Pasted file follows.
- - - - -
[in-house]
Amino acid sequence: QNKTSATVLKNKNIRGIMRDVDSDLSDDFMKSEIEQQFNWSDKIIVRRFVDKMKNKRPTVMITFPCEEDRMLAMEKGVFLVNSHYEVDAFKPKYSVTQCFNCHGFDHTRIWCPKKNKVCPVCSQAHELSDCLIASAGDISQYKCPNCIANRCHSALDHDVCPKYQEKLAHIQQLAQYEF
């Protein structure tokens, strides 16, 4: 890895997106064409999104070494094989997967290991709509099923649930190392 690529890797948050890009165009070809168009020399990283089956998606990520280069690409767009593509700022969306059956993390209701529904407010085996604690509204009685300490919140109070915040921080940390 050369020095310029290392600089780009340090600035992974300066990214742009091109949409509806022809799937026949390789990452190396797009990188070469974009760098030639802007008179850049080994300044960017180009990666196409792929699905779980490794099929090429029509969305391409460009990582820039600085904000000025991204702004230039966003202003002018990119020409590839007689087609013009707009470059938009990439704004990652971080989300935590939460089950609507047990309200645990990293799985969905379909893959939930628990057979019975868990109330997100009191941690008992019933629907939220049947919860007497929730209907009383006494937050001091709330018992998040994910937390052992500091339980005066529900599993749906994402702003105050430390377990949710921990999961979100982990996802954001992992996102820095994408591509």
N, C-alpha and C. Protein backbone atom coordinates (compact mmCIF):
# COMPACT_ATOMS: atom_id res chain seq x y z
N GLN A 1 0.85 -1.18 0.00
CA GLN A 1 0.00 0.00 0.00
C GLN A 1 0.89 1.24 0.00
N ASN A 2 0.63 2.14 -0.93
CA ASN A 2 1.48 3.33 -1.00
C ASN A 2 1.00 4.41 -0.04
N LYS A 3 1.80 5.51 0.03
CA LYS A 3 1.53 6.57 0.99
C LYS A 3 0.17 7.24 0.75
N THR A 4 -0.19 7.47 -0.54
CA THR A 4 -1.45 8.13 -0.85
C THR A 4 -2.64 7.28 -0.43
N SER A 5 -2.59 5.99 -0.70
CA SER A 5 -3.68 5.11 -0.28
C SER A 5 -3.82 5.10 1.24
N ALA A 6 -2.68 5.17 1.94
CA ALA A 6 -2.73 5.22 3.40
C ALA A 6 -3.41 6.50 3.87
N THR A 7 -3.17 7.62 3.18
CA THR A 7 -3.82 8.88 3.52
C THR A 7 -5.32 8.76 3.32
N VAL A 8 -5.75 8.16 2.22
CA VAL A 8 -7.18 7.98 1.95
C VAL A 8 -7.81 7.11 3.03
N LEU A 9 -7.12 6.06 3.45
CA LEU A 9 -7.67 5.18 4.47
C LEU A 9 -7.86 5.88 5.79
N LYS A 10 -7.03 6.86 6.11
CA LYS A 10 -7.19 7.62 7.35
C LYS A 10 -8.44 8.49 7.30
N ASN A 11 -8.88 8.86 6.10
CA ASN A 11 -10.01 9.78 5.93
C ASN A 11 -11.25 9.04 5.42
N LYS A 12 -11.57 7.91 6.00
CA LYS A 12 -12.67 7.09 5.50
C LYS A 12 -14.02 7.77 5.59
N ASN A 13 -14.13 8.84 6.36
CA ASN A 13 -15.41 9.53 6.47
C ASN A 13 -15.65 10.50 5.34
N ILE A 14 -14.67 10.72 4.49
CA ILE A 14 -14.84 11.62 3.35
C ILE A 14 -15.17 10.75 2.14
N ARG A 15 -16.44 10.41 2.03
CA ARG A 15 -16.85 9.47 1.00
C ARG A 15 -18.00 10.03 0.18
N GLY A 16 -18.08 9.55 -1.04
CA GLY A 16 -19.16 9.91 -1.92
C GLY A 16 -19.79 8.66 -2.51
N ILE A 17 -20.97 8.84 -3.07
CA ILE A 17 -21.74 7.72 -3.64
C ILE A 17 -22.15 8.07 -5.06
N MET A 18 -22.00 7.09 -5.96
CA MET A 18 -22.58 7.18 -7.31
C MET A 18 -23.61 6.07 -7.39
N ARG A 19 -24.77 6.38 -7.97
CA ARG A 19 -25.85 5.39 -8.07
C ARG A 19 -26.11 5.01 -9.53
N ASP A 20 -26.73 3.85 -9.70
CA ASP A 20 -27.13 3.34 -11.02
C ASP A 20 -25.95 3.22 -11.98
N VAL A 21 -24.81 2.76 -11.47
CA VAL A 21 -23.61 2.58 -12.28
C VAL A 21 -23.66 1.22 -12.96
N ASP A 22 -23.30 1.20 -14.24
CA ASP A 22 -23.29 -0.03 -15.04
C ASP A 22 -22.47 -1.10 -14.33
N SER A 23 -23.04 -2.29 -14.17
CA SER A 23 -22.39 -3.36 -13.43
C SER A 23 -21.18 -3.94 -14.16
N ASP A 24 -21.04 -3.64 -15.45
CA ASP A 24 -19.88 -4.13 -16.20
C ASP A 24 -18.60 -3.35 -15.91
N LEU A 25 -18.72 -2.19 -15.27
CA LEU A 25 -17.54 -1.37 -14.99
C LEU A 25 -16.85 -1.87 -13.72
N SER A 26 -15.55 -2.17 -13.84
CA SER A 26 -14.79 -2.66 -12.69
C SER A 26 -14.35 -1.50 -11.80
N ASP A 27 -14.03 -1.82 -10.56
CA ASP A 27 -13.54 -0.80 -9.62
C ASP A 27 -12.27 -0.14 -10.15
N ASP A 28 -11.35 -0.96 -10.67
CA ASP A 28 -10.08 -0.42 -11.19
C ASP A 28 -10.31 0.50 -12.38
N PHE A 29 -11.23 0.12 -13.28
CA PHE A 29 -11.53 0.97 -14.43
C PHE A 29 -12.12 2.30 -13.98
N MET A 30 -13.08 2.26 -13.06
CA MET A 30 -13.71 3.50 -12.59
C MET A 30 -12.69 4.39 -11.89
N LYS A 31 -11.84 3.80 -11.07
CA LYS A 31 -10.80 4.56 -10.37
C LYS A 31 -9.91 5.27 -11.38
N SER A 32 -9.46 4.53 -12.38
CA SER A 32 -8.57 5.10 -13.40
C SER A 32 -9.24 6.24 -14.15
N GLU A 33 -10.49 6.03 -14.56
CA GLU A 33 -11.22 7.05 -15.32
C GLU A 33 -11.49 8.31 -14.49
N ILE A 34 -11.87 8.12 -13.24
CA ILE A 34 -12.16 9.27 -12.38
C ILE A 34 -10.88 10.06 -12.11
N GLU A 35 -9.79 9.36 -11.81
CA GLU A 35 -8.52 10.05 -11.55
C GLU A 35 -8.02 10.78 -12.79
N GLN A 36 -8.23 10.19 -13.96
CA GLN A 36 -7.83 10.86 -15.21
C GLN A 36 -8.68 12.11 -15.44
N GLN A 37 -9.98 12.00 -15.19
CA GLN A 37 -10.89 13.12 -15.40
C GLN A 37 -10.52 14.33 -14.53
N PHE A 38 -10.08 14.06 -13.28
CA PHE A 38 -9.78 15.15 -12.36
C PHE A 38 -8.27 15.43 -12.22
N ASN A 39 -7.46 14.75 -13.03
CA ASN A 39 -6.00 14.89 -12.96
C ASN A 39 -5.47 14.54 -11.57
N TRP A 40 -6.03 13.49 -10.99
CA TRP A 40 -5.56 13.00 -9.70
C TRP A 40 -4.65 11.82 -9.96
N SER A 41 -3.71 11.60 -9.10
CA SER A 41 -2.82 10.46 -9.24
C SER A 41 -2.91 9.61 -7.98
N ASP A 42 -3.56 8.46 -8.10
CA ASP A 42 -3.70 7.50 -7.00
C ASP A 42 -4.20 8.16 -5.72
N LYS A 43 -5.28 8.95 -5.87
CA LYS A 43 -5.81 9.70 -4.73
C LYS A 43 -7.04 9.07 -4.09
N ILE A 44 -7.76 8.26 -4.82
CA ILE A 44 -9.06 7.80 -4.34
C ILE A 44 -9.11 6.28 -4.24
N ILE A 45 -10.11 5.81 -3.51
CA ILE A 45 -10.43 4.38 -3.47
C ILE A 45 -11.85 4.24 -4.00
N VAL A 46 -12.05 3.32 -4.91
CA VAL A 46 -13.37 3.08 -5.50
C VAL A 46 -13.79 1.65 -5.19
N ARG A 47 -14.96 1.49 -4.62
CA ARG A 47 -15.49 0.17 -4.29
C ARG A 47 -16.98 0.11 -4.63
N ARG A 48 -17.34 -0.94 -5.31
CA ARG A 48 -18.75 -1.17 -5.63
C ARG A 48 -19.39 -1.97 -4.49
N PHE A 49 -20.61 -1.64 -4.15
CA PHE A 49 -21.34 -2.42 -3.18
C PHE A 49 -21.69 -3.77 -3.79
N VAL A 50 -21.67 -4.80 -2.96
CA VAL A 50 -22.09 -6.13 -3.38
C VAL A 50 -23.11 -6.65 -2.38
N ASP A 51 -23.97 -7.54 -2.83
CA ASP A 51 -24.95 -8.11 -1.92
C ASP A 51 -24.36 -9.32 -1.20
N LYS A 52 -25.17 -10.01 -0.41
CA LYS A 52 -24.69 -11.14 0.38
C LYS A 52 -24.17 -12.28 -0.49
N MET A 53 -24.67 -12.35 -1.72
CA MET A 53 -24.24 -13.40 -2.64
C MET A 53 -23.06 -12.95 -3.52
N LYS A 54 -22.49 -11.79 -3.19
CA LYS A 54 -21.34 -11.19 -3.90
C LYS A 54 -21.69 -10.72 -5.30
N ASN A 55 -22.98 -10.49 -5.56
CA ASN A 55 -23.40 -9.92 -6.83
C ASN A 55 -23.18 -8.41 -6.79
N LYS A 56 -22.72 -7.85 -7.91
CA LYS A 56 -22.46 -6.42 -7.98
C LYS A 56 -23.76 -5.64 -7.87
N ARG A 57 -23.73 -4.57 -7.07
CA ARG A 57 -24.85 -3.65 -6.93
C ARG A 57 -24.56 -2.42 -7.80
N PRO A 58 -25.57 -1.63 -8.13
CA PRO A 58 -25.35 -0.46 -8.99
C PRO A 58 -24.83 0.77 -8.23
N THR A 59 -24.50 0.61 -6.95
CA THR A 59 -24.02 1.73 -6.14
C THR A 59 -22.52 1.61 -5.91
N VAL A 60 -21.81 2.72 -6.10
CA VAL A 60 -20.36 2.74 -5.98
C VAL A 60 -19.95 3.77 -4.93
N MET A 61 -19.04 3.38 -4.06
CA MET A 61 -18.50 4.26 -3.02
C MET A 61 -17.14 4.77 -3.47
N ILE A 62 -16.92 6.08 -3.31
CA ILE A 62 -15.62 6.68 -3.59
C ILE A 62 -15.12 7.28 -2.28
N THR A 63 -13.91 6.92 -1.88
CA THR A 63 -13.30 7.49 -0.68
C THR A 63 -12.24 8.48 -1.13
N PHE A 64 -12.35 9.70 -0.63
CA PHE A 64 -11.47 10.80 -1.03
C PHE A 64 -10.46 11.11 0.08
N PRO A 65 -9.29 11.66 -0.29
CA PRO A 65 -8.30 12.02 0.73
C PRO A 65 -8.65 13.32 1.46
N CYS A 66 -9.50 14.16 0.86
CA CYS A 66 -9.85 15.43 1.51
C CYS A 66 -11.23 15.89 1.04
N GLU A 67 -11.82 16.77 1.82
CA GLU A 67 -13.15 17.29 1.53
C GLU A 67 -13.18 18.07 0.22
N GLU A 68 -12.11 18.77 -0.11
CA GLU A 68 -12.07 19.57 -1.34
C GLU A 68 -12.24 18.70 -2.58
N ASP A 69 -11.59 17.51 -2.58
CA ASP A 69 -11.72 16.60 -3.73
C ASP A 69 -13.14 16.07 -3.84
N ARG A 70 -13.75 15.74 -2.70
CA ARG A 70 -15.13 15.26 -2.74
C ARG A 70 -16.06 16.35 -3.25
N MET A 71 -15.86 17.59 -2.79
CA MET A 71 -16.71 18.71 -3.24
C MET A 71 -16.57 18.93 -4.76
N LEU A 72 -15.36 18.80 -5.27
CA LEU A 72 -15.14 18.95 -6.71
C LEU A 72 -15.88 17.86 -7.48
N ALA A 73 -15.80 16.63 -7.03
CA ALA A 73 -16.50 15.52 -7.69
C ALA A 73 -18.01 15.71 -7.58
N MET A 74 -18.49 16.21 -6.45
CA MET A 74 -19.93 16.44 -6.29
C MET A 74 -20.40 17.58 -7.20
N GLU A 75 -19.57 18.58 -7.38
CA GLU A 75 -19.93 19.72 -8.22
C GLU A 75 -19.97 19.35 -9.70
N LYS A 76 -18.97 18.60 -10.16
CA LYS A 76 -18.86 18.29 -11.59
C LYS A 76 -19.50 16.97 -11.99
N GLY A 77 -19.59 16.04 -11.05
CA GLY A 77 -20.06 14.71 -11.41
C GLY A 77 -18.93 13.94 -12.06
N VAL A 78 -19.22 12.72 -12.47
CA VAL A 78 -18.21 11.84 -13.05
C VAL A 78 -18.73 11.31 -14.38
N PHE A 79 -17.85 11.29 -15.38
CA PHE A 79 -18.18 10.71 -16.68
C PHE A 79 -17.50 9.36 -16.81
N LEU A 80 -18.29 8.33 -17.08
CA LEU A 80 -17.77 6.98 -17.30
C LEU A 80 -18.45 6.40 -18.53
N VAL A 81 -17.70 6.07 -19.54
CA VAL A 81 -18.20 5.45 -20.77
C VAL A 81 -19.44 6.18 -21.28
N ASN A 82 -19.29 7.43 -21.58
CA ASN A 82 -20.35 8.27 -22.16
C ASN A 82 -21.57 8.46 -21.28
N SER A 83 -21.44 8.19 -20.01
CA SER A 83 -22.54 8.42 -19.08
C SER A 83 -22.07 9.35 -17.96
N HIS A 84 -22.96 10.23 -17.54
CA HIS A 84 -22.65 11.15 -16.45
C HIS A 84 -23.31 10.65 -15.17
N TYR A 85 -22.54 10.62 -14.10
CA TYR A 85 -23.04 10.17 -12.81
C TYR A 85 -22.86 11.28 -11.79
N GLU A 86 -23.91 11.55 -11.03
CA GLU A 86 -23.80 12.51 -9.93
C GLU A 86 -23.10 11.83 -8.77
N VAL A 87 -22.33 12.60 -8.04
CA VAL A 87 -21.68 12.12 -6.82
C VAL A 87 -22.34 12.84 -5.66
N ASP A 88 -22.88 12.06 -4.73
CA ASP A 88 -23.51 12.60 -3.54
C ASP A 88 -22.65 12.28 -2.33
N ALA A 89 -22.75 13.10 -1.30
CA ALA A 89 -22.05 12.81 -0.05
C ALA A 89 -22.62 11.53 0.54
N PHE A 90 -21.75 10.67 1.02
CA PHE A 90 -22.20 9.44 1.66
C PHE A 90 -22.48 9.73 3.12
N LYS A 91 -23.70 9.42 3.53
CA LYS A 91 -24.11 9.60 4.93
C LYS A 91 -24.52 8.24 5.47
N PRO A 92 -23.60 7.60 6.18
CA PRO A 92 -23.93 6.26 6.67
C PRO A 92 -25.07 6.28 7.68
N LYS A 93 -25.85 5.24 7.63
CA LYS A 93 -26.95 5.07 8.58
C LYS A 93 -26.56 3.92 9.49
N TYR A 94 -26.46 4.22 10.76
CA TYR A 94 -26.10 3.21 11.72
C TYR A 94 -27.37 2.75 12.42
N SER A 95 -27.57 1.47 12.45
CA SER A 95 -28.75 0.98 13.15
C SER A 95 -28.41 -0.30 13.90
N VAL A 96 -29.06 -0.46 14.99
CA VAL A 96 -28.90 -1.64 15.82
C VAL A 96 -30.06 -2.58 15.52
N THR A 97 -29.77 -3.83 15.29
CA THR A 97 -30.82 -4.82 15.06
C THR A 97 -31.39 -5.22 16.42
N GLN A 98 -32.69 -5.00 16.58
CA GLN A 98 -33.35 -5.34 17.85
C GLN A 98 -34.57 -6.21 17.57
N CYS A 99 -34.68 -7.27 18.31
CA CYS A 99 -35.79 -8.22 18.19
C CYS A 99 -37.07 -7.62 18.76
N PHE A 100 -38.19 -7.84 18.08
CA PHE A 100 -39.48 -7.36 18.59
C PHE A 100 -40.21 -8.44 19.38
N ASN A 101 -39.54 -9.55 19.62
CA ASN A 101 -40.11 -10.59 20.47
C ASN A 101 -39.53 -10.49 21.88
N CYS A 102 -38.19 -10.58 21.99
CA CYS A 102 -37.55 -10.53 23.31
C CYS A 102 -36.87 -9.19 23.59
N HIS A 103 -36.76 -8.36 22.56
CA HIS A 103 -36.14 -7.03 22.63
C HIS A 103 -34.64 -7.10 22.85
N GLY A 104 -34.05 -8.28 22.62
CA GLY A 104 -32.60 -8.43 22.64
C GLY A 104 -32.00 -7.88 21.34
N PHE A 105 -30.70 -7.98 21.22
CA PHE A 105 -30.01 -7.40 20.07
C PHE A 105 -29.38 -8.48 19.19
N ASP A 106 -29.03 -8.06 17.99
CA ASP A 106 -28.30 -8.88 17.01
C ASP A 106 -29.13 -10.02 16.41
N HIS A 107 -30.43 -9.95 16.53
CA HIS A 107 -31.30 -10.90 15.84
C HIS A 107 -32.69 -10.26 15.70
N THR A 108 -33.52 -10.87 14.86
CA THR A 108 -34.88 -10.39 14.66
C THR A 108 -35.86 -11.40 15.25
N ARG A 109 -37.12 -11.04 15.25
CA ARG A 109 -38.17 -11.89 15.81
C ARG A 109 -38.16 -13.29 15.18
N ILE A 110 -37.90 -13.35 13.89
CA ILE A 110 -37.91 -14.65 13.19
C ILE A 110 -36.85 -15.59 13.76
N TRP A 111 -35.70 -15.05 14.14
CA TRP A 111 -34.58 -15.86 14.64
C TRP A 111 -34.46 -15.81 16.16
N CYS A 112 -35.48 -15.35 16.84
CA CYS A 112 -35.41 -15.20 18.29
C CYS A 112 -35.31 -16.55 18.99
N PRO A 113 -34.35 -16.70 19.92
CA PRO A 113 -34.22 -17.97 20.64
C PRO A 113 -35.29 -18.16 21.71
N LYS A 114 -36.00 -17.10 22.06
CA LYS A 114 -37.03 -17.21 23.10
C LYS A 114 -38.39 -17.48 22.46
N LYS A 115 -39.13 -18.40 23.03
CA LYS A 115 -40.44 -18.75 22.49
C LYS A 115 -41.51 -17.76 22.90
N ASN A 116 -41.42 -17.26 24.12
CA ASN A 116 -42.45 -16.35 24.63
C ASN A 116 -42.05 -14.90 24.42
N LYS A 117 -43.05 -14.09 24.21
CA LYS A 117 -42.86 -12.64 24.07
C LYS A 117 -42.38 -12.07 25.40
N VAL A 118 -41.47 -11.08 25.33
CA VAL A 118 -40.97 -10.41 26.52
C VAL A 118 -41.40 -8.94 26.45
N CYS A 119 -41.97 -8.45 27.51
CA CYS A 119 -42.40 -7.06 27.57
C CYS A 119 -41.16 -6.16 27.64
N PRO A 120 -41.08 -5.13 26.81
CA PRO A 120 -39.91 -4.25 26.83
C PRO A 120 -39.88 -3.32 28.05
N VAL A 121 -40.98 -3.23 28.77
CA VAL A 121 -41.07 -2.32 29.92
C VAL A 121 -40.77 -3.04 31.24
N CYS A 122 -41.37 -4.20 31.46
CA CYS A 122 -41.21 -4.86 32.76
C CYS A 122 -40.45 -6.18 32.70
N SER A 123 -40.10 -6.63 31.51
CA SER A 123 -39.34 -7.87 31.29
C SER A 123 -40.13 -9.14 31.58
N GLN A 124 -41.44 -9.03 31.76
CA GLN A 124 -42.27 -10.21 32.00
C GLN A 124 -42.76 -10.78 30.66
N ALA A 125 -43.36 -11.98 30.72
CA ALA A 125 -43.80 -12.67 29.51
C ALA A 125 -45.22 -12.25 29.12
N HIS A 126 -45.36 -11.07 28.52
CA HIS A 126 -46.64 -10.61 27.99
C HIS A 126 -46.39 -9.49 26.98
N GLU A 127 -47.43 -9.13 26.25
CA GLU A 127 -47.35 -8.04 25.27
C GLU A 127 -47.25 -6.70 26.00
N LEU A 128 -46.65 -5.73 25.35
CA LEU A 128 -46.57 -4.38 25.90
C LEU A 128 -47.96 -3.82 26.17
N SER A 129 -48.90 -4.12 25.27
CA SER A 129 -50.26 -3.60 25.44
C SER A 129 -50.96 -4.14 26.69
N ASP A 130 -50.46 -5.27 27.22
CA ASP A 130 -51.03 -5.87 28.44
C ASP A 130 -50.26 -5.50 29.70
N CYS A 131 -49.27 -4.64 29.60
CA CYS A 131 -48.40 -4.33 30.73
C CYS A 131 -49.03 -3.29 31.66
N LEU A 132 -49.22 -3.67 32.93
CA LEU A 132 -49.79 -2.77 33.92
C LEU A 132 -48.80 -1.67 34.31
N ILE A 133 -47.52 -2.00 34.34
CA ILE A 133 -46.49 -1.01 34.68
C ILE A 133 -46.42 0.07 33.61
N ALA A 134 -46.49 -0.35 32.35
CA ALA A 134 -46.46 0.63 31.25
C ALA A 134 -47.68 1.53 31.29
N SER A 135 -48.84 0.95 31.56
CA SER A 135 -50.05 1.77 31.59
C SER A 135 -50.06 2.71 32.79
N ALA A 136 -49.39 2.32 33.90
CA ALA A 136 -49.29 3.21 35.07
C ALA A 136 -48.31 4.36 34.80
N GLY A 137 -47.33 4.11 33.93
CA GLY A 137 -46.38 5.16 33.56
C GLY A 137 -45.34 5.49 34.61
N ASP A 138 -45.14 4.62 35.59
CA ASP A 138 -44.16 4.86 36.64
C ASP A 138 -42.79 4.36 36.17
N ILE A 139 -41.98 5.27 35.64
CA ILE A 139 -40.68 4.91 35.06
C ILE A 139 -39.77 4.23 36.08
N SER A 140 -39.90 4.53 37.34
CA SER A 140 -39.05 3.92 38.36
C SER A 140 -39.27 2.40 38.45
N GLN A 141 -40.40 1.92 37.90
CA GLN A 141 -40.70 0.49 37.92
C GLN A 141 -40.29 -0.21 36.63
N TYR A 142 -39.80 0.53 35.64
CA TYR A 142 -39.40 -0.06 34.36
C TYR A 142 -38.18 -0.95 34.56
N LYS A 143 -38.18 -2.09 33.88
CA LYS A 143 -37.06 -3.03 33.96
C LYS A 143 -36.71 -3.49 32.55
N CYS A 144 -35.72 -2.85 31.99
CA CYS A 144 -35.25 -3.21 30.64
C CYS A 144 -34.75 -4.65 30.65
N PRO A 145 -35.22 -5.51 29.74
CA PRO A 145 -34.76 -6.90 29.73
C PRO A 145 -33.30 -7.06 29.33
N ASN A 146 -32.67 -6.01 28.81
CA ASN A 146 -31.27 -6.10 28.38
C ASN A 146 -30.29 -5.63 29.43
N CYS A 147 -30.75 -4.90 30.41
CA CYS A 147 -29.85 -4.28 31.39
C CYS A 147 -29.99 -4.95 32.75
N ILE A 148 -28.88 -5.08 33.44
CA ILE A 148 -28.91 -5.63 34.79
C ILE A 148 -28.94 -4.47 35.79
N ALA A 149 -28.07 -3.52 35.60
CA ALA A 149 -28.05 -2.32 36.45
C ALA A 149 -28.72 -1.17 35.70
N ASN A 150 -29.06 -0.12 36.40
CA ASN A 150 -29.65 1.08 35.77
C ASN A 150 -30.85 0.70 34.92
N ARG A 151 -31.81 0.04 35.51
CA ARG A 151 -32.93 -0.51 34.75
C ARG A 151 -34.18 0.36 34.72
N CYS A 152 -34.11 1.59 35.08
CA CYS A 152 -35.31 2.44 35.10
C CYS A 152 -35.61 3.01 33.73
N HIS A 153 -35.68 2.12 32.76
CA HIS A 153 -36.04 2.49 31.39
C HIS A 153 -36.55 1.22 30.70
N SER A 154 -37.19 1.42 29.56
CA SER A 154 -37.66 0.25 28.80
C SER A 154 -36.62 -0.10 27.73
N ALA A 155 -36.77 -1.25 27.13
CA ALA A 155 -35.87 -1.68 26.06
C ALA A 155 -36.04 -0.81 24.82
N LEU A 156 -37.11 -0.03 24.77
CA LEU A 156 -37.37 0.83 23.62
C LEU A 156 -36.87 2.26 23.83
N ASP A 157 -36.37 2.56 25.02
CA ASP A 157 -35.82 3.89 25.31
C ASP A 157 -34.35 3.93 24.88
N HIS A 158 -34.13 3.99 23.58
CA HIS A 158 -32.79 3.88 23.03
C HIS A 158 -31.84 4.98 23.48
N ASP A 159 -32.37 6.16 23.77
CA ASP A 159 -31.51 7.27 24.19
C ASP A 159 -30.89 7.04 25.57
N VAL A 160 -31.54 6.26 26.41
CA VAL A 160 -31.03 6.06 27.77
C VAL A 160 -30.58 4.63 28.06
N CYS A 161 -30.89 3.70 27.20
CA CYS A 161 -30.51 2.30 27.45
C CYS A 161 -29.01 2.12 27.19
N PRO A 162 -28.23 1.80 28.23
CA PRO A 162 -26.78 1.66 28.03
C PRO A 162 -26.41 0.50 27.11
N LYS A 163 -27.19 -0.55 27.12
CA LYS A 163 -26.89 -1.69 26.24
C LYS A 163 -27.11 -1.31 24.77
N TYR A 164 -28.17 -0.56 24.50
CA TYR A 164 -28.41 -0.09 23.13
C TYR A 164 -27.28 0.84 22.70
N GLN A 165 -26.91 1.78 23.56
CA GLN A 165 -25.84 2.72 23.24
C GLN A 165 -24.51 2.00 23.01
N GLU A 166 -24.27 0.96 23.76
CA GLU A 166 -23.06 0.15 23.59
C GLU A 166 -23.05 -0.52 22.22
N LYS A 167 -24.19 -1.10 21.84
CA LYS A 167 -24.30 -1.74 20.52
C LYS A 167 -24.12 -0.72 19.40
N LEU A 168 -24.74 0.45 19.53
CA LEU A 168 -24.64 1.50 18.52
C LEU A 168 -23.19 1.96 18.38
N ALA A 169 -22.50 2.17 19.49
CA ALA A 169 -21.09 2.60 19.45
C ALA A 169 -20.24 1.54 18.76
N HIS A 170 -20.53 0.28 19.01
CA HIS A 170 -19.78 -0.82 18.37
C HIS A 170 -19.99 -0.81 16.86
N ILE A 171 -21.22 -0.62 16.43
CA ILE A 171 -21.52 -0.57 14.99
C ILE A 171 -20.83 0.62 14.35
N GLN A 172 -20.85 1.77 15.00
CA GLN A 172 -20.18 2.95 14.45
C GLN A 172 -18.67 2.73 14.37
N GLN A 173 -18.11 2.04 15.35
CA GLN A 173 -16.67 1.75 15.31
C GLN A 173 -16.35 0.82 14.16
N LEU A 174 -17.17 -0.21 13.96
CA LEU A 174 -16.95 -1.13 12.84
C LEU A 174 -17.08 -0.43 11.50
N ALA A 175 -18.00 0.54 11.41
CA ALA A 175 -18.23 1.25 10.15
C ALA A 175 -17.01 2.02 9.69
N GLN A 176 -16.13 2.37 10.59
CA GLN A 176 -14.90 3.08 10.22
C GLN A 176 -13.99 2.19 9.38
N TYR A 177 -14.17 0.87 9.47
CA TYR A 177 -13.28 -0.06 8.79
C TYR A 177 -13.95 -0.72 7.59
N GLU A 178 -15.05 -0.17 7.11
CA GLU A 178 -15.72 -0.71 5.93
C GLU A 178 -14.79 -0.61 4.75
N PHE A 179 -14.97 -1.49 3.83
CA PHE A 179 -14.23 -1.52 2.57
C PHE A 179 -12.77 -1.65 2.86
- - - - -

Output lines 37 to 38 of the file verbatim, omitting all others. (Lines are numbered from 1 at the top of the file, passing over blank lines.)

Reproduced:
CA ASN A 11 -10.01 9.78 5.93
C ASN A 11 -11.25 9.04 5.42